What is attribution?
by DJ Team, on March 27, 2020
The Oxford Dictionary defines Attribution as "the action of regarding something as being caused by a person or thing". The term went from obscurity in the early 20th Century to relative popularity in the 2010s and today as more people asked questions like these. Why do people do what they do? What causes people to think or feel a certain way?
What is the cause-effect relationship? As you can imagine, the realization that attribution exists led to breakthroughs in Modern Psychology and Medicine.
It has done the same in the realms of Business, Marketing and Advertising. When you can pinpoint which of your business efforts led to the desired customer action, you rethink everything you do for the better.
In business, attribution is about understanding your customers. Where do they come in contact with your business? How do those touches influence whether to buy, what to buy, when to buy, or when to buy again?
Not too long ago, attribution was more an art than a science. You'd run a traditional campaign, sales would go up. Attribute the spike to the campaign and if it’s successful, you'd then create more like it. But if you run multiple ads at once (as most businesses do), you wouldn’t be able to know which of the ads customers saw or if they had seen them at all.
Today, you may run into the same attribution issues with social media or website content. Many businesses say they struggle to determine ROI on such marketing efforts and that's mostly an attribution problem. It's not that social media and website content can’t help you meet business goals.
Marketing attribution benefits include:
- Understand consumer behavior
- Know where to spend time/money to meet business goals
- Less time/money waste of ineffectual marketing efforts
- Credit where credit is due - See which channels and specific campaigns lead to measurable business results. No more guessing.
All of your marketing problems solved... well, not quite. There's an added layer of marketing complexity you must consider.
When you get a new customer, they may have touched your brand multiple times through social media, website content, review sites, influencers and even competitor websites. Some of these touches may have been more influential than others. Many may have worked together.
That's where marketing attribution models come in.
What is a marketing attribution model?
An attribution model is a visual representation of which marketing efforts had an impact on the customer journey - and where.
You can have an individual attribution model, but something amazing happens when you create models of multiple consumers. You notice that they take similar paths to become your customers and you realize you control those paths.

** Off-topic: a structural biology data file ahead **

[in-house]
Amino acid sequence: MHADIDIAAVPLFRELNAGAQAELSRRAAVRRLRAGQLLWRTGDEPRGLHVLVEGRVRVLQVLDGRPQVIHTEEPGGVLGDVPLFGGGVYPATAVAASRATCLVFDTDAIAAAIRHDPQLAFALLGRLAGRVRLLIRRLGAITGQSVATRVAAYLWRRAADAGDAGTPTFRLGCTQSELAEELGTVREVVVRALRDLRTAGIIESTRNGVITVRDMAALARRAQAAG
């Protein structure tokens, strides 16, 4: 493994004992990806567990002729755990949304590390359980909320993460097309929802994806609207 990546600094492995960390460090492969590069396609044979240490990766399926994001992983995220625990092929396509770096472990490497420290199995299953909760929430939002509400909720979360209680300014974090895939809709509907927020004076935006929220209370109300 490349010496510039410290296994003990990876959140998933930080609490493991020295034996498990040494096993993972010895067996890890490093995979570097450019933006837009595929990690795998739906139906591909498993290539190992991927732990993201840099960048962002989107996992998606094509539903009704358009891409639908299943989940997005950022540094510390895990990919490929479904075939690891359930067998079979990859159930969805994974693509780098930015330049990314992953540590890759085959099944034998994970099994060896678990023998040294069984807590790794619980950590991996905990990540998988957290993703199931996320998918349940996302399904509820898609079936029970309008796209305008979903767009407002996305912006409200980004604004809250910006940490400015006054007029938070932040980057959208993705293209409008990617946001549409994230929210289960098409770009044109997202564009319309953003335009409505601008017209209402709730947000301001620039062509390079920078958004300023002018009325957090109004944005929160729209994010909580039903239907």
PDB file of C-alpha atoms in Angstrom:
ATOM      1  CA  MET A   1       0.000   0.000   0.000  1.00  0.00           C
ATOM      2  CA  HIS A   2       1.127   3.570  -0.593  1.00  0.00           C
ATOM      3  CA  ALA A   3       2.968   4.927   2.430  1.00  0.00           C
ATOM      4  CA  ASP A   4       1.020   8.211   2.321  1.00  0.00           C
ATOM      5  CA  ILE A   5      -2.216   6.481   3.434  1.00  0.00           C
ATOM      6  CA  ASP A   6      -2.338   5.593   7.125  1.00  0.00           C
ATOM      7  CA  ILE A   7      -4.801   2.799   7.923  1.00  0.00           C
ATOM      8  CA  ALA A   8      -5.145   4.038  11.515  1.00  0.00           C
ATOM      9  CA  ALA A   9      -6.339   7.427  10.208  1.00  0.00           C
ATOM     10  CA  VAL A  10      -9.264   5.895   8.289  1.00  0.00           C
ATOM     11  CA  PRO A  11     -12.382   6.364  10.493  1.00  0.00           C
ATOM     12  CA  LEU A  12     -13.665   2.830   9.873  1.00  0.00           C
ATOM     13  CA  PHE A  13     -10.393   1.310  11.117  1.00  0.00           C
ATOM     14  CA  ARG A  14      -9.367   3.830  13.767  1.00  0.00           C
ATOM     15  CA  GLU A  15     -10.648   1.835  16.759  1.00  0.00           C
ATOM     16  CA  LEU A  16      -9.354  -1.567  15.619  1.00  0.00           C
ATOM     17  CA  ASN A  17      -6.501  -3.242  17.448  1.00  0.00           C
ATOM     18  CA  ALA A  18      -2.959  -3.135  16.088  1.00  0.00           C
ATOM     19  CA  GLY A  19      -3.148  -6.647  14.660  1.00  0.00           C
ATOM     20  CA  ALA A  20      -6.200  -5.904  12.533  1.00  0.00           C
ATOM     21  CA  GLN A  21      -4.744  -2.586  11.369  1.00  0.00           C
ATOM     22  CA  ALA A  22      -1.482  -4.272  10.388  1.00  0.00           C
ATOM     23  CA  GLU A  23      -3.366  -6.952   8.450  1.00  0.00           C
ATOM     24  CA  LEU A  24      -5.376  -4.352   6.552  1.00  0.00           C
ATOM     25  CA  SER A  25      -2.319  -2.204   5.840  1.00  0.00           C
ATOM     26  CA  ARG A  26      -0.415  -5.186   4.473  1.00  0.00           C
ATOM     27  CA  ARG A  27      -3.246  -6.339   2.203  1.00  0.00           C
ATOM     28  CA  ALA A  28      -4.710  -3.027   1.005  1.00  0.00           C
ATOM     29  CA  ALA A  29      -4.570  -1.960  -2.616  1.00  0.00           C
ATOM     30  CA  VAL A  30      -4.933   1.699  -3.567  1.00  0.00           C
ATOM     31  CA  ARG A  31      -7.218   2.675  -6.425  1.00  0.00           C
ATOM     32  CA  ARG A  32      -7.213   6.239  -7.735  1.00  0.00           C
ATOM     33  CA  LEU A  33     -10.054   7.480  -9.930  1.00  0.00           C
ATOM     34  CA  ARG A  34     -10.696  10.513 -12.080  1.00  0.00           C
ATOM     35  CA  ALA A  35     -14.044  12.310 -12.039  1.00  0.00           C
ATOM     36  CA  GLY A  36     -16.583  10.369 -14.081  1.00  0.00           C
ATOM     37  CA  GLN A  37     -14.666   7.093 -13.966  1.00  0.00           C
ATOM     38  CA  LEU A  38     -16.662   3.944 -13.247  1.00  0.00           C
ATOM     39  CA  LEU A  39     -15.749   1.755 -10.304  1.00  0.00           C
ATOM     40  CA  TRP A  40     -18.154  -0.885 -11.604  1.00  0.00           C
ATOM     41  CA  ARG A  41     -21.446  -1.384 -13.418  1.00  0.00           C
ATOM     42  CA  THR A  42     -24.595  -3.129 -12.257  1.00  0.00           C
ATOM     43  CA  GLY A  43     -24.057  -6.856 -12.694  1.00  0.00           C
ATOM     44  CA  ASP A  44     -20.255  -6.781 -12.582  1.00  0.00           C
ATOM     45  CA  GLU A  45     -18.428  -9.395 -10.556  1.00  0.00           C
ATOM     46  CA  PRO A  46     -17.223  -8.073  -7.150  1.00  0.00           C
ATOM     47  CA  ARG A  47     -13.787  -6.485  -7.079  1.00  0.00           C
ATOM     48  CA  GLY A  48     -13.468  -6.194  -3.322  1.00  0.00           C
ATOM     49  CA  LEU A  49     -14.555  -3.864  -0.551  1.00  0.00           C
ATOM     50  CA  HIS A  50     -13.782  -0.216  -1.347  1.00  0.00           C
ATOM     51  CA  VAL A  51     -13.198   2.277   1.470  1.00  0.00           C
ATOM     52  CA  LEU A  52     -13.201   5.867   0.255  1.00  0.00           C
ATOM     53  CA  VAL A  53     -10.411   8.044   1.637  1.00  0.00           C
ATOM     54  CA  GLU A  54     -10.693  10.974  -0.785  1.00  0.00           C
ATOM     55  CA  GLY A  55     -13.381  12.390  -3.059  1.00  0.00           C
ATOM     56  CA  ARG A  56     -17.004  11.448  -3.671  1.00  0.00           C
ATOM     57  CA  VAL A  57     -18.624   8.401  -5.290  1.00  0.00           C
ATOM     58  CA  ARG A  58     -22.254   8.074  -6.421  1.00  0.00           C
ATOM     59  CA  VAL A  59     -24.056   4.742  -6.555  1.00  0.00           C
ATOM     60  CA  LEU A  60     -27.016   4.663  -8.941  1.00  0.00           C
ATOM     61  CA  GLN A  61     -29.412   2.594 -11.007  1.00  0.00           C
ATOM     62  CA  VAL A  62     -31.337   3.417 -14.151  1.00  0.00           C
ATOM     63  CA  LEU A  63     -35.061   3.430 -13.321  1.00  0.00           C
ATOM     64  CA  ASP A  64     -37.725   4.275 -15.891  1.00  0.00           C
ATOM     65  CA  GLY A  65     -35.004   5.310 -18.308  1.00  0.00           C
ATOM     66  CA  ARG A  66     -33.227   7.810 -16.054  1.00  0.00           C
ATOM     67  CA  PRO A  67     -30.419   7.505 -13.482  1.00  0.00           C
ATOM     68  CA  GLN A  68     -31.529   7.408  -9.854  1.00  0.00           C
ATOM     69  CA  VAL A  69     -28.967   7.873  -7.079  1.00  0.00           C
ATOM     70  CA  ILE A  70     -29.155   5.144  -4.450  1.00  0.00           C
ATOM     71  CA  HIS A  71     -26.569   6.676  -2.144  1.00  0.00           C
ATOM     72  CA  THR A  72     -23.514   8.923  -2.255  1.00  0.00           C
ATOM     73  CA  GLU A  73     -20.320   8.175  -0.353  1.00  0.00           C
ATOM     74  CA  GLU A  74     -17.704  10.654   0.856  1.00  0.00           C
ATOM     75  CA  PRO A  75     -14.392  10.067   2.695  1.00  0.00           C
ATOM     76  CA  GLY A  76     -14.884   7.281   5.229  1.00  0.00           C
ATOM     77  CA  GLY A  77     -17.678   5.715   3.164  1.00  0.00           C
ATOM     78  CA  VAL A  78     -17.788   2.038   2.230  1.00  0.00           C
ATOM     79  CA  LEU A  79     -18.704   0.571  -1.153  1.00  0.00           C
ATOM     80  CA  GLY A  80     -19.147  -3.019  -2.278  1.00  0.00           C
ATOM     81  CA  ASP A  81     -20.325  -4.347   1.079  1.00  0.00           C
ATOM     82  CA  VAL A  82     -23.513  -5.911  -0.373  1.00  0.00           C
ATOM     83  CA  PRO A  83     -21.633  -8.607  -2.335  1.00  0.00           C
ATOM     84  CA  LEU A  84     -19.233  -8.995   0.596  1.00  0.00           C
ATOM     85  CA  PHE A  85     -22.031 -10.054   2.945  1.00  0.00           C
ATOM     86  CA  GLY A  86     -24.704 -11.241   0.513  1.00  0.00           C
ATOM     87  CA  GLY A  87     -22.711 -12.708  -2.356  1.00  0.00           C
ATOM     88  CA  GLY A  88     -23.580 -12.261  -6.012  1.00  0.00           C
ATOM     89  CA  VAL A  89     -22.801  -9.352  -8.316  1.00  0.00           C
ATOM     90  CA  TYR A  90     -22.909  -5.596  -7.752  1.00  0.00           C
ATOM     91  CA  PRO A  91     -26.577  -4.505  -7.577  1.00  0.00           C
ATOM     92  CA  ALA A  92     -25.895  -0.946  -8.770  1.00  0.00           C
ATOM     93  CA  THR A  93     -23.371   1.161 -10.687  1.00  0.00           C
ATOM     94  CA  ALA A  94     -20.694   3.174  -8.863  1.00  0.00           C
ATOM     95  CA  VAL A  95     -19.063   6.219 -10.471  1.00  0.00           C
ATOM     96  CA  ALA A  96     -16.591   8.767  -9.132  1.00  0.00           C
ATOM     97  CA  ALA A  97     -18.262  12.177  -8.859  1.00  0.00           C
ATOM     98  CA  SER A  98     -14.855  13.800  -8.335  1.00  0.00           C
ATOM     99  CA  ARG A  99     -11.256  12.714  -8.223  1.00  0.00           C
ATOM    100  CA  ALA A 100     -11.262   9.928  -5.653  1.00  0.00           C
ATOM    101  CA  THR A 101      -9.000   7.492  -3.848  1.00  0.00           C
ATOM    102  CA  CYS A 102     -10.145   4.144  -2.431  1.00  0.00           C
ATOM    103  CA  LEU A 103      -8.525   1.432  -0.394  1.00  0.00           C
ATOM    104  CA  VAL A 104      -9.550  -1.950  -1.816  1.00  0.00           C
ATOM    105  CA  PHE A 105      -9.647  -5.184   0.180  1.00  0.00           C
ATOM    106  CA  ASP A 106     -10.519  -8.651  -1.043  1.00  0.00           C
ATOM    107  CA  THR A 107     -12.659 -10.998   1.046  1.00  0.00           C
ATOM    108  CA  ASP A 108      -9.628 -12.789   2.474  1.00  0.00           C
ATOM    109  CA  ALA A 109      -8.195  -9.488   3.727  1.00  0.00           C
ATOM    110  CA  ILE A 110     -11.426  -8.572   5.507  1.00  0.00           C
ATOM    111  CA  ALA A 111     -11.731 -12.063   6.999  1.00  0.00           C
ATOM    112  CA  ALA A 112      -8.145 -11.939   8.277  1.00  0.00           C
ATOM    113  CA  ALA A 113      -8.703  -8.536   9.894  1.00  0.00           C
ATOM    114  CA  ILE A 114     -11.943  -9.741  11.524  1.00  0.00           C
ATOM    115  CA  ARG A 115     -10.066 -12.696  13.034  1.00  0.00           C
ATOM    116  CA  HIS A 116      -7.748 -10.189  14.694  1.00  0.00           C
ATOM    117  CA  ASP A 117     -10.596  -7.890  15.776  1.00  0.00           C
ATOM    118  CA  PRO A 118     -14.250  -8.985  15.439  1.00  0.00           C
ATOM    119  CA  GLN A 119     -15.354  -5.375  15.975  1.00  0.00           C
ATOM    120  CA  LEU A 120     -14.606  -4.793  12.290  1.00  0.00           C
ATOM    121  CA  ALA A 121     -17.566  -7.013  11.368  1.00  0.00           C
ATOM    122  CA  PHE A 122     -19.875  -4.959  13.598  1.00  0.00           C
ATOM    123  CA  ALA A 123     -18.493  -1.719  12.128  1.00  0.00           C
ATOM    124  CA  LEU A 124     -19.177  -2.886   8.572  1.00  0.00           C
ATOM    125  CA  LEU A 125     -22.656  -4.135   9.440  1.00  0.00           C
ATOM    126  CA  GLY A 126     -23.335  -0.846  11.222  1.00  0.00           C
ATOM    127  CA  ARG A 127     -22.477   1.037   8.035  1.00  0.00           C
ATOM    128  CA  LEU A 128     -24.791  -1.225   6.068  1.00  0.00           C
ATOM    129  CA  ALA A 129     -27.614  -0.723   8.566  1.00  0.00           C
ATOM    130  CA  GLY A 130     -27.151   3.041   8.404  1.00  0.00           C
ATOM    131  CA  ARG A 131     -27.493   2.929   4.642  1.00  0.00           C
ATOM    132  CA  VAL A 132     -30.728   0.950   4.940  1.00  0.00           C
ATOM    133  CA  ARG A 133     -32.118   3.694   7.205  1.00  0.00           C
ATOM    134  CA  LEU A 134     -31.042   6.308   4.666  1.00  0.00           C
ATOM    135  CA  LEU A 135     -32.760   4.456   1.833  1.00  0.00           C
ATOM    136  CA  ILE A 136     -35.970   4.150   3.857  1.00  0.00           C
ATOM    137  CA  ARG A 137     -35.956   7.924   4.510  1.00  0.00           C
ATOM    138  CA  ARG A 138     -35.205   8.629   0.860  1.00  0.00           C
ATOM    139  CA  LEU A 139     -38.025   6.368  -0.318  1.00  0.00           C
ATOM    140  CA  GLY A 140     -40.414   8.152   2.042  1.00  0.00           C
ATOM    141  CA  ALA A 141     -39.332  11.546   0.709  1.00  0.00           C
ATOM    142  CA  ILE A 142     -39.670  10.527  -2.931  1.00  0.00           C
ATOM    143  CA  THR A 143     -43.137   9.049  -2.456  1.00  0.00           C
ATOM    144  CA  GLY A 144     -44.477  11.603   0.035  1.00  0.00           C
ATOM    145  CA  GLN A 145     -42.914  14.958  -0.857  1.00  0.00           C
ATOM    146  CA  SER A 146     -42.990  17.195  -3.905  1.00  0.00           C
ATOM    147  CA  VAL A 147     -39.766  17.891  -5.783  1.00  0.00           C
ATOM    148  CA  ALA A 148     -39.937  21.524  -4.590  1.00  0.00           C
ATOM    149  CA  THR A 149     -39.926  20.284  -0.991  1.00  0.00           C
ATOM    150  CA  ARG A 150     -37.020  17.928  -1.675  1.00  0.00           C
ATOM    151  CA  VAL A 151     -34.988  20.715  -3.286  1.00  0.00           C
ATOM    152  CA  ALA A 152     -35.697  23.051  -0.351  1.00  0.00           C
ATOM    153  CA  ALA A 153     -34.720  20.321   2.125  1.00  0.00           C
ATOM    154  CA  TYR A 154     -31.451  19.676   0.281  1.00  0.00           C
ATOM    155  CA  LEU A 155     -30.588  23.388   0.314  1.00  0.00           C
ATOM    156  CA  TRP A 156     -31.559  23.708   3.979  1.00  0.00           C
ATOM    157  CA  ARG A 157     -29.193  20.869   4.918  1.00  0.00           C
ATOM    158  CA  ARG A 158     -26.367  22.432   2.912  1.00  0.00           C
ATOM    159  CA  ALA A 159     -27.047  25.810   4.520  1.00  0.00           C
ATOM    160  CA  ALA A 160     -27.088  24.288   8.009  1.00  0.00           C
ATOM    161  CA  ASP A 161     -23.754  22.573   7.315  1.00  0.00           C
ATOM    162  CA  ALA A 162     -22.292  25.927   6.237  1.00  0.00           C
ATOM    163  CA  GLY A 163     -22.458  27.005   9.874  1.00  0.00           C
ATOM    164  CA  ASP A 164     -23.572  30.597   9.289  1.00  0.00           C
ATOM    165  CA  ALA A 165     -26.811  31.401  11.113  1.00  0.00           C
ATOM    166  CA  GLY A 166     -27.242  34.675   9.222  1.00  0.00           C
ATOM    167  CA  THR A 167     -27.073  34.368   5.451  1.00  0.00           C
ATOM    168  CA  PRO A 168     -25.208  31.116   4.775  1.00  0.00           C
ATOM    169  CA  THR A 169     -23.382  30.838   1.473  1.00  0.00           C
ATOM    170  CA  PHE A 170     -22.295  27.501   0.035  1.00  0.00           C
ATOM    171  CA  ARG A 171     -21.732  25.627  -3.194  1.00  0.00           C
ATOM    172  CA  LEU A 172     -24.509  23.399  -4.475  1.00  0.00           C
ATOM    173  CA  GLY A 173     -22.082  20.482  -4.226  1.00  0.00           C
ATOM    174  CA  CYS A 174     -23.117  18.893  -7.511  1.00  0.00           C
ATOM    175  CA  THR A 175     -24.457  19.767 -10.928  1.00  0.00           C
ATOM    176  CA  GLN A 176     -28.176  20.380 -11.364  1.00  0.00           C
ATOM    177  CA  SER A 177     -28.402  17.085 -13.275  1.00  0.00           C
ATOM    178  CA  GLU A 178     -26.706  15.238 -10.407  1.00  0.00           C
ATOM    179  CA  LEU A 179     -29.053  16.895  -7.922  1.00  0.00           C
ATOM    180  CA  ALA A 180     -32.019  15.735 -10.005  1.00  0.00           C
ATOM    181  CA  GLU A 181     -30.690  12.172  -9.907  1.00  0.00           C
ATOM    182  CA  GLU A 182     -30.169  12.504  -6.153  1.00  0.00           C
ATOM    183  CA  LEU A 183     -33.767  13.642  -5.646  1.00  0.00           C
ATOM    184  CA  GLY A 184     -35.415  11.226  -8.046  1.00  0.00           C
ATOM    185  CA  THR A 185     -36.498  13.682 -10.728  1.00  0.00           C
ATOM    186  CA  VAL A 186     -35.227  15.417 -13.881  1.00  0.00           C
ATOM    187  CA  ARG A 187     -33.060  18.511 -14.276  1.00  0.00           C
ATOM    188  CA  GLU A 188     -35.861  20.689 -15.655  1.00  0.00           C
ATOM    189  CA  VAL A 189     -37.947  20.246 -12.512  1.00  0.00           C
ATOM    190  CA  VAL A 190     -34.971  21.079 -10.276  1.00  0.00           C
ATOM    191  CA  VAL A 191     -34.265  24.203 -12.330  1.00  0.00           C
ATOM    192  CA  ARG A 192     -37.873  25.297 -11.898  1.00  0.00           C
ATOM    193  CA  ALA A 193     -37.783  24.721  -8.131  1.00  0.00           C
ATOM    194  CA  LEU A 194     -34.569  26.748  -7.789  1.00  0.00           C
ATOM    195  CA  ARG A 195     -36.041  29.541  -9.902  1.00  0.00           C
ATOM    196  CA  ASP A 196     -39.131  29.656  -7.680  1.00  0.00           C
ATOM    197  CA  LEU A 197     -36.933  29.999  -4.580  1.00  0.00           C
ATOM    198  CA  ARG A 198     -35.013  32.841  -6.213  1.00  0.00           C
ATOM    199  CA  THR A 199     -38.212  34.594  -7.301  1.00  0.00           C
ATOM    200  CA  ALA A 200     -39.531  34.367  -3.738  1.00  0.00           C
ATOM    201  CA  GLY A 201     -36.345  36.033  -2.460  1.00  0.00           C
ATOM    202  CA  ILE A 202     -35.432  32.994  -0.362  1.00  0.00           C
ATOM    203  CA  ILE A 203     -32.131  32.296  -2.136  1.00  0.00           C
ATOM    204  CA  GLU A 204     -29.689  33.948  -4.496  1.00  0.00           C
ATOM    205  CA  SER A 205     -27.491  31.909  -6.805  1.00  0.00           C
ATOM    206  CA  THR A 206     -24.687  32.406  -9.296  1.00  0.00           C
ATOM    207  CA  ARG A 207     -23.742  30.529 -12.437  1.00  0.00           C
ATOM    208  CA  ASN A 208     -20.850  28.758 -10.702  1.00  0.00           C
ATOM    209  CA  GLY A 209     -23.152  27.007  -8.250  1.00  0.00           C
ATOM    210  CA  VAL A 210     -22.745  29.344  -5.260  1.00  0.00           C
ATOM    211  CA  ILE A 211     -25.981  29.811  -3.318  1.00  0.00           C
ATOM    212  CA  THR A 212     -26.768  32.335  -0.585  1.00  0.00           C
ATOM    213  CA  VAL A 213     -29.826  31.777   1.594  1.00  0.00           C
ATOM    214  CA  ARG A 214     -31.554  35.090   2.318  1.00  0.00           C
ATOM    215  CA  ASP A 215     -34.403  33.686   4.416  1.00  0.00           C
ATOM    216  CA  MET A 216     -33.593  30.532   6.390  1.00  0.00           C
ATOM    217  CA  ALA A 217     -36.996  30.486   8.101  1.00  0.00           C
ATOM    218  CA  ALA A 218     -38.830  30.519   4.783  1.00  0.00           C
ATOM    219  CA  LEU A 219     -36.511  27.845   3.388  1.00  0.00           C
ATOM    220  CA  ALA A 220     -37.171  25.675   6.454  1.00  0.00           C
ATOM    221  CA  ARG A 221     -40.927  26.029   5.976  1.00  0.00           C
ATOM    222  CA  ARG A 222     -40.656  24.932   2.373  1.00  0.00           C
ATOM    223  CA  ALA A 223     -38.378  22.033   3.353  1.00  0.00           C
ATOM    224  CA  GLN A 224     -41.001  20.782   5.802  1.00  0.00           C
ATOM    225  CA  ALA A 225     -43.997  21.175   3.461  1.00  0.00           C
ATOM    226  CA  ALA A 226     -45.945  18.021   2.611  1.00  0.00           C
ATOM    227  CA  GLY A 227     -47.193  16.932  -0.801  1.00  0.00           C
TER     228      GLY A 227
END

How do you calculate attribution?
Attribution is impossible to see manually therefore, marketers use a marketing attribution tool to:
- Gather the many touchpoints
- Analyze which ones led to what actions
- Present the data in an attribution model
That last part is vital. Data is only as valuable as your ability to use it. Attribution data science tools make this possible. Performance attribution software calculates a weight for each touchpoint, which allows you to measure which efforts offer you the highest ROI.
Examples of attribution
Not every instance of attribution will apply to your business, so you must understand which are more relevant to you and which attribution data science tools will help you the most in effectively gathering and analyzing that information.
Some examples of attribution include:
For more on these attribution models, check out our blog that goes into greater detail here.
You may use these attribution models in a number of ways:
- Brand attribution - Upper funnel management has always been a challenge for brands. Which marketing efforts are extending your reach, increasing awareness, and expanding affinity for the brand?
- Lead attribution - Which brand touches generated interest, turning causal awareness into a lead?
- Pipeline attribution - Pipelines, or sales funnels, are clear paths customers take from awareness to lead to paying customers.
- Email marketing attribution - You can often attribute first sales to email as well as shortening the sales cycle, increasing average order value, and increasing customer lifetime value.
- Sales attribution - Many businesses only measure when a clicked ad leads to a sale. But this is the bottom of a funnel that doesn't exist without other sources that need attribution.
So, for example, a customer may become aware of you on social media through their feed. But it's not until you run a specific social media contest that they become a lead. Now, they recognize your brand when it appears in Google results as an ad. This final attribution leads to the sale.
The paths your customers take may be different and merely being on social media doesn't lead to conversions. Your methods and message matter.
An attribution report helps you see the paths people take. For example, Google AdWords has basic attribution reports that look back 30-days and show you which of your other marketing efforts they interacted with before the ad. Now, go and optimize them.
Start to untangle the attribution problem that many businesses face. Invest in data science attribution tools like DemandJump that make it easier and faster to see the whole story of your customer's journey. Start your free trial today.